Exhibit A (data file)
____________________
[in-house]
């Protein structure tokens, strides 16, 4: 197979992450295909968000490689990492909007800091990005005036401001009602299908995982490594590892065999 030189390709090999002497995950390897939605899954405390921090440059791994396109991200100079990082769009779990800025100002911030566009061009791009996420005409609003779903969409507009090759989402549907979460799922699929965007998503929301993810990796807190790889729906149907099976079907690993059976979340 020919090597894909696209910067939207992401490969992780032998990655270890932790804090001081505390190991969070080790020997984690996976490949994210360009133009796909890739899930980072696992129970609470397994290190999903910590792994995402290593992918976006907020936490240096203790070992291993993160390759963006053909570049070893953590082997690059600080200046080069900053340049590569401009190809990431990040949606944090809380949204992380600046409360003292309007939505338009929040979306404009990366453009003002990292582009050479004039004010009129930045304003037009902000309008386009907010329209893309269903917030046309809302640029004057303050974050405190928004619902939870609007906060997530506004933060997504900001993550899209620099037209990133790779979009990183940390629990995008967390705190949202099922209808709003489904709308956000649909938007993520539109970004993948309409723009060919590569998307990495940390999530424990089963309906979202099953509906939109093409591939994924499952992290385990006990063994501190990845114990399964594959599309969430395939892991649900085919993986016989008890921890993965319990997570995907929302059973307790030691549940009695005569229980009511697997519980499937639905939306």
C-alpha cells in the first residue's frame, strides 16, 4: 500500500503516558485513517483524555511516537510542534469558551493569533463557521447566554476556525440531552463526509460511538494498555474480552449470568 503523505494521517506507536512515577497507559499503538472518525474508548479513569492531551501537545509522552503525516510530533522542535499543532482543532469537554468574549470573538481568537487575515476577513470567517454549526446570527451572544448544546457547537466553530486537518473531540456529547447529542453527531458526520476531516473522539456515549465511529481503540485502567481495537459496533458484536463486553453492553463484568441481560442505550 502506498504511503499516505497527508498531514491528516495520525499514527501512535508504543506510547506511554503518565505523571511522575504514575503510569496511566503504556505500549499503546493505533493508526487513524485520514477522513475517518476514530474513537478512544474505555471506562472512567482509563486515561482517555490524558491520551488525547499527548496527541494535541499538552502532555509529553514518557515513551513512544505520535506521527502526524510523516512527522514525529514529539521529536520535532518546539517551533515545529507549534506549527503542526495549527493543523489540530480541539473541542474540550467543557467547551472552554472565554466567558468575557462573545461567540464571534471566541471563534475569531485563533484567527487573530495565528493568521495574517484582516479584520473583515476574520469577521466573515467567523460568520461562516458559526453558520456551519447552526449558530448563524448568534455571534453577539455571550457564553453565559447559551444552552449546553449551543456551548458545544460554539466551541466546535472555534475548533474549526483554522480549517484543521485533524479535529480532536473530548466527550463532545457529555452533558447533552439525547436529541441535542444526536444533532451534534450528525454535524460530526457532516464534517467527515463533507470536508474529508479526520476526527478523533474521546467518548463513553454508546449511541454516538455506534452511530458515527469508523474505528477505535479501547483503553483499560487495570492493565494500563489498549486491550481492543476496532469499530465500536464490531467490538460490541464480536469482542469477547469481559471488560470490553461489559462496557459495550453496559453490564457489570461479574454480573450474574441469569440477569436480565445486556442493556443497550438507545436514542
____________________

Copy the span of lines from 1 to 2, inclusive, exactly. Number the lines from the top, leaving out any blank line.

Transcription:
[in-house]
């Protein structure tokens, strides 16, 4: 197979992450295909968000490689990492909007800091990005005036401001009602299908995982490594590892065999 030189390709090999002497995950390897939605899954405390921090440059791994396109991200100079990082769009779990800025100002911030566009061009791009996420005409609003779903969409507009090759989402549907979460799922699929965007998503929301993810990796807190790889729906149907099976079907690993059976979340 020919090597894909696209910067939207992401490969992780032998990655270890932790804090001081505390190991969070080790020997984690996976490949994210360009133009796909890739899930980072696992129970609470397994290190999903910590792994995402290593992918976006907020936490240096203790070992291993993160390759963006053909570049070893953590082997690059600080200046080069900053340049590569401009190809990431990040949606944090809380949204992380600046409360003292309007939505338009929040979306404009990366453009003002990292582009050479004039004010009129930045304003037009902000309008386009907010329209893309269903917030046309809302640029004057303050974050405190928004619902939870609007906060997530506004933060997504900001993550899209620099037209990133790779979009990183940390629990995008967390705190949202099922209808709003489904709308956000649909938007993520539109970004993948309409723009060919590569998307990495940390999530424990089963309906979202099953509906939109093409591939994924499952992290385990006990063994501190990845114990399964594959599309969430395939892991649900085919993986016989008890921890993965319990997570995907929302059973307790030691549940009695005569229980009511697997519980499937639905939306």